Staining Oak Mantle

Old 02-18-01, 05:16 PM
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I'm working on a prefab oak mantle. It came in 3 pcs, 2 legs and the top. There are inset designs accented with 1/4 round. On first inspection I found excess dried glue around most of the 1/4 round. The nail holes were filled at the factory and smudge marks were around each hole. I pointed this out to the owner knowing that glue would seal the wood creating problems when staining. On request with no gurantees, I hand sanded the whole piece with 220 grit paper. Then stained one leg with MinWax Walnut stain. As I feared the stain is lighter over the glue areas and the nail holes are unsightly. I know this is going to be a difficult project, but is it salvageable?
Prep sanding was extensive and proper. It has been suggested that I stain the complete piece. Then sand & seal the complete piece and restain.
Personally I'd have returned the mantle on first inspection. Any other suggestions?
Old 02-20-01, 05:46 AM
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I hate it when the glue squeezes out and not cleaned off while it is wet and when the trim carpenters try to patch or fill holes and gaps, I wish carpenters would just leave the fixes to us instead of trying to hide there mistakes with caulk or colored putty because 9 times out of 10 I have to remove the mess they made and fix it properly. I will ask them to stop attempting to fixing there gaps and nail holes and if that doesn't work I tell the General Contractor that I won't touch the woodwork until it is all cleaned and sanded off and that usually does the trick. Don't get me wrong, some are good at on-site fixes and repairs but mostly they create more work for me because the finished product is all in my hands. OK, nuff said.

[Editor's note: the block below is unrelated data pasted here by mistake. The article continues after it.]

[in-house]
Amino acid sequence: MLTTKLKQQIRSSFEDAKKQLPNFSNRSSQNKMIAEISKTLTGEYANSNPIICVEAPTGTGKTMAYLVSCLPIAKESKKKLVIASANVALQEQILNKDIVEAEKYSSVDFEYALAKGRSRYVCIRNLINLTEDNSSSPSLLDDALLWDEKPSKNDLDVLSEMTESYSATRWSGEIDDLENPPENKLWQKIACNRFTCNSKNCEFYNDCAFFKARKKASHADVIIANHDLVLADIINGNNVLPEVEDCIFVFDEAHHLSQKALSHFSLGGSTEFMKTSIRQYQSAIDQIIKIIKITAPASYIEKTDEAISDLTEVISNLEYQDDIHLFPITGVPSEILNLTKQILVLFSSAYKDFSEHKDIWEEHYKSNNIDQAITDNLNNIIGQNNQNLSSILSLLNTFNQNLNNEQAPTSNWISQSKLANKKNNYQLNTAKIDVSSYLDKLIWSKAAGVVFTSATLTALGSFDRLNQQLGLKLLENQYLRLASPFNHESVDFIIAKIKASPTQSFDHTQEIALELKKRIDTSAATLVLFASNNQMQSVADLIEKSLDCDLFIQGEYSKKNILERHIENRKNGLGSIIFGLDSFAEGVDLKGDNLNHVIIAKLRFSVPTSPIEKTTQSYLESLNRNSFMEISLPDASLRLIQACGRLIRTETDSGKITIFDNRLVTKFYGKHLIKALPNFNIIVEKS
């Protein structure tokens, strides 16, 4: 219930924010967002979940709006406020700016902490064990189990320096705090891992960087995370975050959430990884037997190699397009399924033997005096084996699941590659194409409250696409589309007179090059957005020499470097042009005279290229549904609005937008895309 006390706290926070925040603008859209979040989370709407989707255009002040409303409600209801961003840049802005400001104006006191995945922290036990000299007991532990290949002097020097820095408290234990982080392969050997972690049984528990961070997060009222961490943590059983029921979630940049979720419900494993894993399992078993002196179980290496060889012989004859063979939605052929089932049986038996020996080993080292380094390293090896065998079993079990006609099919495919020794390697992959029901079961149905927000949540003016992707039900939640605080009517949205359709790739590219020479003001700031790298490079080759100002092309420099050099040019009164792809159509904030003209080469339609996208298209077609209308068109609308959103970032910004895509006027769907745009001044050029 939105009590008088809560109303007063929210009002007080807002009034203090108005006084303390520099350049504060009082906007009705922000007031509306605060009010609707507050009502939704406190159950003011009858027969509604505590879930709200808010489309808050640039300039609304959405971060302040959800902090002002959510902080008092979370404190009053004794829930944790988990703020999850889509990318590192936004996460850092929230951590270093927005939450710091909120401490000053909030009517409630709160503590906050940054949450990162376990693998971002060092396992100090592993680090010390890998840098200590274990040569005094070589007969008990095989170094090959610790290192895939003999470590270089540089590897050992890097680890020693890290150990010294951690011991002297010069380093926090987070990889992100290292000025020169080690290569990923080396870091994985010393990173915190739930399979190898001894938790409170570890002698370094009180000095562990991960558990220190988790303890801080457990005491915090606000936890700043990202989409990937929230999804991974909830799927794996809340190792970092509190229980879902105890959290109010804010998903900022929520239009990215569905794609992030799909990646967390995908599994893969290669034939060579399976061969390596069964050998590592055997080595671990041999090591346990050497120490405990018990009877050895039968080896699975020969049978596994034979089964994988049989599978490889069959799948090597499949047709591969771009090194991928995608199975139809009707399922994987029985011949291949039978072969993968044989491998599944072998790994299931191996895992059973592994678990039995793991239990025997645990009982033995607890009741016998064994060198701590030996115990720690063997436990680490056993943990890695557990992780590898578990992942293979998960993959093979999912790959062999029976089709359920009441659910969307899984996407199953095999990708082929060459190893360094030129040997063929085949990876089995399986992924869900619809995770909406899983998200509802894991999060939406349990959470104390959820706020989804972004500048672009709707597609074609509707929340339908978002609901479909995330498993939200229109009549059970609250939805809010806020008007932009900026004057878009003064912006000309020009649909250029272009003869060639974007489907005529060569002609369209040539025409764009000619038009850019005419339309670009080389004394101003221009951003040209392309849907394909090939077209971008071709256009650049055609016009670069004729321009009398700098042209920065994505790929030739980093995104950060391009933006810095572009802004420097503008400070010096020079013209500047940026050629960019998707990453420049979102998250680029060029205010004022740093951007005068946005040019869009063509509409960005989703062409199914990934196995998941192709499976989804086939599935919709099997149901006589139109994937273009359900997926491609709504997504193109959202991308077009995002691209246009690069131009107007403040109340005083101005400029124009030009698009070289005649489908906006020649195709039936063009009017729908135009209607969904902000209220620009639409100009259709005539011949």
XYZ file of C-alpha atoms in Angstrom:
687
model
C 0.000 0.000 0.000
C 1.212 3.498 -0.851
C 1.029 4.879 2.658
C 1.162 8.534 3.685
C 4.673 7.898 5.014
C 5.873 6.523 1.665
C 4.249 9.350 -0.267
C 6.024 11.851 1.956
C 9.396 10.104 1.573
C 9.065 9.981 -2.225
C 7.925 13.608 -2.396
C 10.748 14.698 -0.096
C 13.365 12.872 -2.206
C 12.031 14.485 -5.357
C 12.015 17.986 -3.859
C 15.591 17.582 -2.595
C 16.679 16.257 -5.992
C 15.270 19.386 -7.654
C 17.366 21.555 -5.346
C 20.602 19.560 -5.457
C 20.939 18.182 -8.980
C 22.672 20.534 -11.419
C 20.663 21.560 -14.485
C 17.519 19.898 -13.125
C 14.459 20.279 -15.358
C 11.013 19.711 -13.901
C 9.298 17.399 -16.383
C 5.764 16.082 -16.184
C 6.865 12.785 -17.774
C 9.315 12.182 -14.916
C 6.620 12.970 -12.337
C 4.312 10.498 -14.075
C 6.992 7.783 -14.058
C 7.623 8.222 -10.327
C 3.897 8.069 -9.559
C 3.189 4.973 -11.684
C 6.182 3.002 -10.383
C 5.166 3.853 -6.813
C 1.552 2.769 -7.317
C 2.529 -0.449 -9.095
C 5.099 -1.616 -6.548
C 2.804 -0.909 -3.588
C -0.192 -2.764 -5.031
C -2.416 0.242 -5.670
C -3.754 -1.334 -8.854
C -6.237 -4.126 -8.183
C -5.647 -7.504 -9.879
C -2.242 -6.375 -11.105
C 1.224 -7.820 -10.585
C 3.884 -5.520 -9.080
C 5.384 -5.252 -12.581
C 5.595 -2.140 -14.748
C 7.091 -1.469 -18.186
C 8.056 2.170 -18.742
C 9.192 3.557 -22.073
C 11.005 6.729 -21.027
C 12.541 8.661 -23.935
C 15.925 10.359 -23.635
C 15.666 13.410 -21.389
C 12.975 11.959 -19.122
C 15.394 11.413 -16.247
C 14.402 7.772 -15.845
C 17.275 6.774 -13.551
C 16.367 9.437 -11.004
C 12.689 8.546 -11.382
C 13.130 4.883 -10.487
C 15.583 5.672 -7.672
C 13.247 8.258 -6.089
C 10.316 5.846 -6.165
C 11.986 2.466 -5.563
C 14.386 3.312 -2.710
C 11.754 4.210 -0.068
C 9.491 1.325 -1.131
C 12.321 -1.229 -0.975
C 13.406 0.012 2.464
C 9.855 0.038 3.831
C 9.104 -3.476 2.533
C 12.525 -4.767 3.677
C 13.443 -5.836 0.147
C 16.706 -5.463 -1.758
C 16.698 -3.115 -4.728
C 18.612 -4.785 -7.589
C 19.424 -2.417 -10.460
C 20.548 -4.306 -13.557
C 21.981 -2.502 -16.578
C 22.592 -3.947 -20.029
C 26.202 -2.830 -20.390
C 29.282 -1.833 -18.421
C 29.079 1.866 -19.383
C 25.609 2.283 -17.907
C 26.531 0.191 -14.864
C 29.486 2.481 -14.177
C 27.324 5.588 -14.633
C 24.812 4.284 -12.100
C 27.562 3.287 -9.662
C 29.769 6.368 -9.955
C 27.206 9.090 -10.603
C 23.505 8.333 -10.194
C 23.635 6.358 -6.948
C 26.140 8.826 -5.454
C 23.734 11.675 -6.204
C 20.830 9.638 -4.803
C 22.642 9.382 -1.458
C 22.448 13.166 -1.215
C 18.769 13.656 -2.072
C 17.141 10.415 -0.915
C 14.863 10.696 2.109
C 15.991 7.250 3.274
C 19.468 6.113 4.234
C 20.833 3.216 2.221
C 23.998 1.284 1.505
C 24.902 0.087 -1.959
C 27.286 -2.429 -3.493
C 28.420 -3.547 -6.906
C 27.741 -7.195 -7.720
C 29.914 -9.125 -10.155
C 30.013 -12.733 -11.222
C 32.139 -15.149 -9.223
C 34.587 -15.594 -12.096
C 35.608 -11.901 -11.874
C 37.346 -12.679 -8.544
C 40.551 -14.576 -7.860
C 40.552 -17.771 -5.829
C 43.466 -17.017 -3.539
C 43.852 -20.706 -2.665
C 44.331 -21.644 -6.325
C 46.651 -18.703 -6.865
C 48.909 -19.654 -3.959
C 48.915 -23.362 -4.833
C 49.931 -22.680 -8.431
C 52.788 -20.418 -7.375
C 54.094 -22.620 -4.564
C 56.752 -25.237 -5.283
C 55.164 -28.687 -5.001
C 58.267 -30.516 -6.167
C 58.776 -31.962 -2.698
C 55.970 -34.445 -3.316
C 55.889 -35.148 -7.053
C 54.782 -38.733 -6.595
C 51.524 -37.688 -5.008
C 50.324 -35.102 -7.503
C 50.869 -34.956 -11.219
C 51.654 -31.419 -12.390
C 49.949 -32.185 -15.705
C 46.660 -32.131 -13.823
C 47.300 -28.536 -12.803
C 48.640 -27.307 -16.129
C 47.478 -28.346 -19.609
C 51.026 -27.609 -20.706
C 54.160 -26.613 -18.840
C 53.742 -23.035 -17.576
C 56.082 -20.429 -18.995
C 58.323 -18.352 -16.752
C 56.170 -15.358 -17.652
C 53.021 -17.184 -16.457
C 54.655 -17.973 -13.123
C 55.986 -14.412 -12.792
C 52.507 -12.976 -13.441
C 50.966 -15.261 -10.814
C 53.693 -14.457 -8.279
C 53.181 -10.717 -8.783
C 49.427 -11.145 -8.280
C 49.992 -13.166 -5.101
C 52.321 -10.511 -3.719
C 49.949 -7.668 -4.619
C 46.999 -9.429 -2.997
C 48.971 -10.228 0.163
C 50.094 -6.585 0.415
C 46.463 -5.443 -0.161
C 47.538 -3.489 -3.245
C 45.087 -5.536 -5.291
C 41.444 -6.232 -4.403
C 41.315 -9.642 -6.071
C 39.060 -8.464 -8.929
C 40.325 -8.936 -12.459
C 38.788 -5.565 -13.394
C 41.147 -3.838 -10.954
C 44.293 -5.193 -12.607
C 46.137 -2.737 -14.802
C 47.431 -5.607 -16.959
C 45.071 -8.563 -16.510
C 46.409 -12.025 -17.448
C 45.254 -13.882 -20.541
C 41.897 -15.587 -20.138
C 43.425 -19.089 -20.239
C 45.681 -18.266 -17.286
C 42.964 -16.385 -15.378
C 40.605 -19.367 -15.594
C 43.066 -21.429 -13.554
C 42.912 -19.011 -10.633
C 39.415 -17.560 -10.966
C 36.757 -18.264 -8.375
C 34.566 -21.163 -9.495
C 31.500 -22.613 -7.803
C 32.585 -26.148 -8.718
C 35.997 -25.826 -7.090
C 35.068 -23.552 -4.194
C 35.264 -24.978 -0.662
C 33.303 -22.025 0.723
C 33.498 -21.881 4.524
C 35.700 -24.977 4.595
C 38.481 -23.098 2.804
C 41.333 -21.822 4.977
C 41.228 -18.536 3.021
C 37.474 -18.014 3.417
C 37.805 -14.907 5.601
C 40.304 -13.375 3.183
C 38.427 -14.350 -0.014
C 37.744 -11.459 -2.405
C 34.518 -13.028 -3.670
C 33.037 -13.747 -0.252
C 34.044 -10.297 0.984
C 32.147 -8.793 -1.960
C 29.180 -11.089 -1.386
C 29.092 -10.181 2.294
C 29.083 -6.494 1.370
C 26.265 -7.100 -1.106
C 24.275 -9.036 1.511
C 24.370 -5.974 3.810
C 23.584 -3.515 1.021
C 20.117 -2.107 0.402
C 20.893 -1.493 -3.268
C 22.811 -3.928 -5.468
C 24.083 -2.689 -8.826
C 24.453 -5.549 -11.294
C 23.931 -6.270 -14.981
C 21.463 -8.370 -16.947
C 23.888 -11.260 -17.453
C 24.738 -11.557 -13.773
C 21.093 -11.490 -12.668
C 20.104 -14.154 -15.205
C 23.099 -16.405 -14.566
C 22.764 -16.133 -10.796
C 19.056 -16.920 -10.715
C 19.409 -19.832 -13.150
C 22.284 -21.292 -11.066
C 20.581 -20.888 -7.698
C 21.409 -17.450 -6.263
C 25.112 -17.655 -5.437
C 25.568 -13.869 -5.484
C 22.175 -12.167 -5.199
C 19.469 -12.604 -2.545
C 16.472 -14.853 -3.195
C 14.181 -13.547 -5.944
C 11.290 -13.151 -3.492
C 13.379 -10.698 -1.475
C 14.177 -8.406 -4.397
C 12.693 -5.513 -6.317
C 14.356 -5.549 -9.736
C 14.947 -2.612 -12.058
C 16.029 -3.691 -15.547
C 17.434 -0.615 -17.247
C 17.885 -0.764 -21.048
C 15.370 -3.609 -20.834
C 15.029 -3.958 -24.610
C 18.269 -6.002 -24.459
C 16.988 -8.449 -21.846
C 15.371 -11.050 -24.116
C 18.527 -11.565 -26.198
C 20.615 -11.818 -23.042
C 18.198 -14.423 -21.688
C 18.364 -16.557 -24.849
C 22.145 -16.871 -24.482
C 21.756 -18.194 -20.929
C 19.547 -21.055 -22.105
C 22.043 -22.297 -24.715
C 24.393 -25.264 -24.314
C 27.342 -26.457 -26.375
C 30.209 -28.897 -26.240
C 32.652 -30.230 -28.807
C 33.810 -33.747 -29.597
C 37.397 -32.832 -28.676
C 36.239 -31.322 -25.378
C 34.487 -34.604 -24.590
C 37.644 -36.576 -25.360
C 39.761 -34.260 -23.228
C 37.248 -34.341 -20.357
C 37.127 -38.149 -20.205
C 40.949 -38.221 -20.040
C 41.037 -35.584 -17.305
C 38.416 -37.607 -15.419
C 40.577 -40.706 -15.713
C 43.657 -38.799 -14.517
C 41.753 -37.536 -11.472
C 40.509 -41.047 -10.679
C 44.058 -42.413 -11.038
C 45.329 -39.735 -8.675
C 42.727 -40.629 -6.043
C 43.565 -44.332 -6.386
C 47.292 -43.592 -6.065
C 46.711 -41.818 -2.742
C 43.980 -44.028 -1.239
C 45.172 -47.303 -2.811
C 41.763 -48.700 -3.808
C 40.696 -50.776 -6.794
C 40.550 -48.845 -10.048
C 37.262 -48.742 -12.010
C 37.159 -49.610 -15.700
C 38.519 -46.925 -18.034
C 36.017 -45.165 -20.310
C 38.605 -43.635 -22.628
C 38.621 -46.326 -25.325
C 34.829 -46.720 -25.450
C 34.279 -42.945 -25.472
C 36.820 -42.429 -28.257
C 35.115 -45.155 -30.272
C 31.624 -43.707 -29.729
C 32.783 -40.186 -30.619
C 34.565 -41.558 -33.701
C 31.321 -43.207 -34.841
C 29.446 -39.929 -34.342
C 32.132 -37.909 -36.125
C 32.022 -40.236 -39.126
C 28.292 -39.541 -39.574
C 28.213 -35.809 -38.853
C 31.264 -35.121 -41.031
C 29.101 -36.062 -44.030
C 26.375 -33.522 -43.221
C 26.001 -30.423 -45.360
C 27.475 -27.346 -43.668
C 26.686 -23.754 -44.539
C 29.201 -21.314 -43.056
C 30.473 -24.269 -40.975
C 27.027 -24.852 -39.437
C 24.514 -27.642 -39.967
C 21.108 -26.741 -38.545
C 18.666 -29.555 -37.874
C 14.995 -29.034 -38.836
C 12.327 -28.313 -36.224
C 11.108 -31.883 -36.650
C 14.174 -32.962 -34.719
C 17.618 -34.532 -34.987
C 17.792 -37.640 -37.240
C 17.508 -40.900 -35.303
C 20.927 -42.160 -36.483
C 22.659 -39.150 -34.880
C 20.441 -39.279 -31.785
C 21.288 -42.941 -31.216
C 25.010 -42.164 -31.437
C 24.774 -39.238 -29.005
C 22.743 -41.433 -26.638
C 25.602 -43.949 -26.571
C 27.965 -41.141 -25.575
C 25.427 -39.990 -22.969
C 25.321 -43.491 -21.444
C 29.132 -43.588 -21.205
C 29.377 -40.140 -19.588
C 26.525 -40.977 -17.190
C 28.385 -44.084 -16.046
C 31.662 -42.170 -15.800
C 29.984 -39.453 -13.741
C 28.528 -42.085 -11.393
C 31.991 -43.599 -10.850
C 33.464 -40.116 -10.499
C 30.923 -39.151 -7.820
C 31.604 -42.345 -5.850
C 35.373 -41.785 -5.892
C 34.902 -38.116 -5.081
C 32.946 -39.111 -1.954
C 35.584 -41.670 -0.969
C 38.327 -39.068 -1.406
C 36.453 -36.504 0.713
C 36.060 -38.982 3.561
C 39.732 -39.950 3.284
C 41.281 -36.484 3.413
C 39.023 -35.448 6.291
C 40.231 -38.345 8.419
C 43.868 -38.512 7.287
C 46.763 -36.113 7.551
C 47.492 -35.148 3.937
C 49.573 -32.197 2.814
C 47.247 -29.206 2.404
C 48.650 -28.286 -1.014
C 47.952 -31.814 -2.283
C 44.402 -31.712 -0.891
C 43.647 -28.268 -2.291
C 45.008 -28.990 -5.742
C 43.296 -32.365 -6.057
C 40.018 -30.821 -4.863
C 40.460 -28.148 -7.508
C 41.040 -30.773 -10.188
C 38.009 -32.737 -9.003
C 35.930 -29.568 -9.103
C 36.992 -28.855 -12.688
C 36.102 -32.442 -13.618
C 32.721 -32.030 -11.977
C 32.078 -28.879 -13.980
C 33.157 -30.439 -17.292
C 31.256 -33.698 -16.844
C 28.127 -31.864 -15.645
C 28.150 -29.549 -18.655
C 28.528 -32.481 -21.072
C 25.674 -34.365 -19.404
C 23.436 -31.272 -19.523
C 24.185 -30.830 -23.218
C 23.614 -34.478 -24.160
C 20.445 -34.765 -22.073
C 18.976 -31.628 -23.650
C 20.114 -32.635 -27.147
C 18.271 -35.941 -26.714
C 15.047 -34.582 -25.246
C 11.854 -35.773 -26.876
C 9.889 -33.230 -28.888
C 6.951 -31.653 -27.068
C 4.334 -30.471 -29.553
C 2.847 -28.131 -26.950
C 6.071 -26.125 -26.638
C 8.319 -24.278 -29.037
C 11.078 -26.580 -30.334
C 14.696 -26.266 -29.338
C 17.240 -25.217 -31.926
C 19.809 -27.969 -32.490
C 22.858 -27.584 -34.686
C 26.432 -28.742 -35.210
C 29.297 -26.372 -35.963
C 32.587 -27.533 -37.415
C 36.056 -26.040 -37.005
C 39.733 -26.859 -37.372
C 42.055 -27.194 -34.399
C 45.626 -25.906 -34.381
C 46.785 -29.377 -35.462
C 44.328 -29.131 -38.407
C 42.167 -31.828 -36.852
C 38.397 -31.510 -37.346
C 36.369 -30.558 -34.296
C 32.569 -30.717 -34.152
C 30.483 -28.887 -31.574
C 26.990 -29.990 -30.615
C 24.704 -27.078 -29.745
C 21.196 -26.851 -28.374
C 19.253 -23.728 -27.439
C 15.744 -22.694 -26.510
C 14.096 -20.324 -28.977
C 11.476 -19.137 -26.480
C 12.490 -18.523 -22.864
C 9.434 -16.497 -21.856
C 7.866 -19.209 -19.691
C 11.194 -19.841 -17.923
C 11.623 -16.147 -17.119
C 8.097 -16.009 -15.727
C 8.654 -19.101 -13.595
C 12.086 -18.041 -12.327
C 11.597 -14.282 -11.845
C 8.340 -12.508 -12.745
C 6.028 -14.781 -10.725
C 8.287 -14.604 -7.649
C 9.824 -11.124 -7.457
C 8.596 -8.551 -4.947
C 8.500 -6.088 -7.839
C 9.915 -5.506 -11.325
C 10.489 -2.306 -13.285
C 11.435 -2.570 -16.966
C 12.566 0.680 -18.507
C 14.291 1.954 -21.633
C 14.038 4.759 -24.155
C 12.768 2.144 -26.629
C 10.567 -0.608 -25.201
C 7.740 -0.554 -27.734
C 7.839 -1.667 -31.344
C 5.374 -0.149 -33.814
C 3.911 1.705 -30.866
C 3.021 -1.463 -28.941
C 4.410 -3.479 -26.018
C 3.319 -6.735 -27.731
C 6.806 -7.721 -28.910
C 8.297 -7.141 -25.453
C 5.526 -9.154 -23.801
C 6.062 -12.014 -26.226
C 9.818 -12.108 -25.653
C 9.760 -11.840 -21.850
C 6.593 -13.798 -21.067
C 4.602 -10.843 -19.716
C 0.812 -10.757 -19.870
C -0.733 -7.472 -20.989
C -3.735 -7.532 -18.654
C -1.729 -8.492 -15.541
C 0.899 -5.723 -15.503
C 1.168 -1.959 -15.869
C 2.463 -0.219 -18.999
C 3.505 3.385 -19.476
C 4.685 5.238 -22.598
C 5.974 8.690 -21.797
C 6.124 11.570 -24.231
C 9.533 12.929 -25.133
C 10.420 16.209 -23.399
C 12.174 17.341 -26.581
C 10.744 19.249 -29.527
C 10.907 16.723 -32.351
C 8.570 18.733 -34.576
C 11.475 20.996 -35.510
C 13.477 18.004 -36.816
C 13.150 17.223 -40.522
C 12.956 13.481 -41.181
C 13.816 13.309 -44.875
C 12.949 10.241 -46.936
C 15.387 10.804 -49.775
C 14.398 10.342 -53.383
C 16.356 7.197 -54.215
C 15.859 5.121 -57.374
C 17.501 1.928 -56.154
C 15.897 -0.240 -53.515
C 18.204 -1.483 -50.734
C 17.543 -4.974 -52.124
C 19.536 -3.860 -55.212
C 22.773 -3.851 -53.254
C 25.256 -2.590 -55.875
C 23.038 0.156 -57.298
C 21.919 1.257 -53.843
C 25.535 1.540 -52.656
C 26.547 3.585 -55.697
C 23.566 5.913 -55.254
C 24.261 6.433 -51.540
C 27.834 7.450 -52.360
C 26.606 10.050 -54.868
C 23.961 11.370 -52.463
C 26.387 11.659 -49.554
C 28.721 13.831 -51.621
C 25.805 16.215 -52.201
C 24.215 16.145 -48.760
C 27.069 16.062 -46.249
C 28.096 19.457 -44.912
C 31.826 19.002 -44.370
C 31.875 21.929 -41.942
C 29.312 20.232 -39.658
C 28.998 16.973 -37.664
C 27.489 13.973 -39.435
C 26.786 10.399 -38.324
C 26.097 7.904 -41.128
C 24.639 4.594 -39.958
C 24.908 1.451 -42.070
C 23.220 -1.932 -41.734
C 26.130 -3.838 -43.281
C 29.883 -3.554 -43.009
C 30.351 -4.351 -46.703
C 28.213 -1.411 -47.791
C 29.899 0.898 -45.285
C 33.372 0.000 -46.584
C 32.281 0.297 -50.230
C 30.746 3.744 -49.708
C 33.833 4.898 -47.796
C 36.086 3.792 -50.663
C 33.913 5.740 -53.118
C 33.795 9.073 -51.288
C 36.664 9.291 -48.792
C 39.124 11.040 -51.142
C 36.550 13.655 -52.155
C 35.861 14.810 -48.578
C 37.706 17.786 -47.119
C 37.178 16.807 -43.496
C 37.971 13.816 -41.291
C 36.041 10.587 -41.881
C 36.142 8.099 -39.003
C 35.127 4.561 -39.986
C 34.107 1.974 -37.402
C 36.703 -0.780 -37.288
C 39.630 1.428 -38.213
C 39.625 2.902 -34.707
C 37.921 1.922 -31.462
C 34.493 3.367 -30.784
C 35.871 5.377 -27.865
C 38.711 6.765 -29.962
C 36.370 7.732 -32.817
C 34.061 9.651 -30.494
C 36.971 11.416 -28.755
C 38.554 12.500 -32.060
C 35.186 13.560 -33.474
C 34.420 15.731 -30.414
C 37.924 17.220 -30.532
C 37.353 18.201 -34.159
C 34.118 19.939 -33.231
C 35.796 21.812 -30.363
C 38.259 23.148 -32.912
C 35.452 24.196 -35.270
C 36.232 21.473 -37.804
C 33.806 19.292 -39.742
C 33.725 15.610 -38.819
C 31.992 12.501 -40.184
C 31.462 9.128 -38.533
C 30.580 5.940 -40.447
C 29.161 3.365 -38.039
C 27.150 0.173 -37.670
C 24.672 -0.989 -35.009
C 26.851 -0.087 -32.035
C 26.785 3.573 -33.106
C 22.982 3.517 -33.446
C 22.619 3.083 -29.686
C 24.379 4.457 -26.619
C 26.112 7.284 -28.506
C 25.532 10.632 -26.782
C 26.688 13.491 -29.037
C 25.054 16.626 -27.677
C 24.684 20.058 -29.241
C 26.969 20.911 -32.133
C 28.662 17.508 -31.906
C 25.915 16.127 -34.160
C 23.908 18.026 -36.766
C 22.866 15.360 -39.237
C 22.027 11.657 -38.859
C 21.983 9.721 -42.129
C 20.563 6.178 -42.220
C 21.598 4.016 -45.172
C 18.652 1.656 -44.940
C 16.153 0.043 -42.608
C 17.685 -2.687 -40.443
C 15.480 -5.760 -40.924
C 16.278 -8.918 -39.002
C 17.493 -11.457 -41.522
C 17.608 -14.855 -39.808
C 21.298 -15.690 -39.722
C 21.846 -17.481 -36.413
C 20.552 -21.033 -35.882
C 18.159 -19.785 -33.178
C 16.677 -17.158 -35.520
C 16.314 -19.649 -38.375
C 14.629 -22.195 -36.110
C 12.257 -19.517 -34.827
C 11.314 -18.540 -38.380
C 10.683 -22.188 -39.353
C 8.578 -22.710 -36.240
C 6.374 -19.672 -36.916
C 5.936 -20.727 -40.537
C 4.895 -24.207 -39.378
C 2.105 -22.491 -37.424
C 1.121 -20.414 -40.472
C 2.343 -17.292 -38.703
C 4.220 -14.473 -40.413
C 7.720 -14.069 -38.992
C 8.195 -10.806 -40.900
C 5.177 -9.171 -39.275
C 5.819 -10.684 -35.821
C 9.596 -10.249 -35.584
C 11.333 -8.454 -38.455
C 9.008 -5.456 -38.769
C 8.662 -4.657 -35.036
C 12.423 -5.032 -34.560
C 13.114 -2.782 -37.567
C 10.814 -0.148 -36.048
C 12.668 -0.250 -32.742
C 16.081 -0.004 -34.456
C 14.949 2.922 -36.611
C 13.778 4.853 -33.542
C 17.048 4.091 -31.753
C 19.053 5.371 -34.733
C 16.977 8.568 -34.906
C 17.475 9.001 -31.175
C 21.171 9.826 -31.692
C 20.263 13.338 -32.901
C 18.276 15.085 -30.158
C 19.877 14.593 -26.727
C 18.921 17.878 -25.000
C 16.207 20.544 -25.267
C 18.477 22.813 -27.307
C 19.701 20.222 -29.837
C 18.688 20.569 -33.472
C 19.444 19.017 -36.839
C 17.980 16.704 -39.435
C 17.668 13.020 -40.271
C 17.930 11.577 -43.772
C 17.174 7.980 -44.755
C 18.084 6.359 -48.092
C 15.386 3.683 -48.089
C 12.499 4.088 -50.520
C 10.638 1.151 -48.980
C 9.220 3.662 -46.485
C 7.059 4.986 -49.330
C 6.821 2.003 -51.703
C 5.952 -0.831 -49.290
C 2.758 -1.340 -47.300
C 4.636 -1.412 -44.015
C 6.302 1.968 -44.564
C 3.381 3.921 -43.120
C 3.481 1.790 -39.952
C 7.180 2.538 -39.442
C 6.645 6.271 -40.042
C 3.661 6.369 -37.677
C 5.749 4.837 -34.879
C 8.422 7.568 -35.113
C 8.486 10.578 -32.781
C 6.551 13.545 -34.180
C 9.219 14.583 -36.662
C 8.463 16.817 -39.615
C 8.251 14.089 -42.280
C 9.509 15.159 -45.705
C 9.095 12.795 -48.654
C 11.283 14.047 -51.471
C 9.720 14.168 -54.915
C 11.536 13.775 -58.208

The glue needs to be removed out of the grain to take stain properly, you will need to get a razor knife or a good pocket knife and carefully cut the glue out, even taking some(a small layer) of the wood down, then it will need to be sanded in the spot with 150 grit, then 220 grit. As far as the nail holes go, dig out the putty, sand the spots well with the 220 to remove the smug spots, after you do this you will need to re-sand the entire piece with the 220 grit, sand it well(without damaging the detail) to match the sanding you did on the bad spots, when you are satisfied, stain and finish it. It takes some work, but can be done.

If you think a mantle is tuff, try a 9000 sq ft new furniture store with glue, caulk and putty poorly applied everywhere (trim, doors, etc), sometimes I just don't understand how people can think a big mounded mess of wood filler will look good when painted or stained.

Hope this helps.

PS - No offence to the good trim carpenters , the ones I am speaking of had there helpers doing the repairing I think(I hope!)

Old 02-20-01, 04:27 PM
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Thanx chipfo! "it can be done" is what I really needed to hear. I presanded the piece with 220 paper prior to staining the one leg. I think I am going to use laquer thinner and remove as much of the stain off that leg. Then sand the complete piece again with 150 paper, then with 220. I'm going to have to cover every inch of the piece I know. Lol, yes trim carpenters can be our worse nightmare! I have given several nail sets as christmas gifts! hehehe. But there are those who's craftmanship is a pleasure to preserve and protect.

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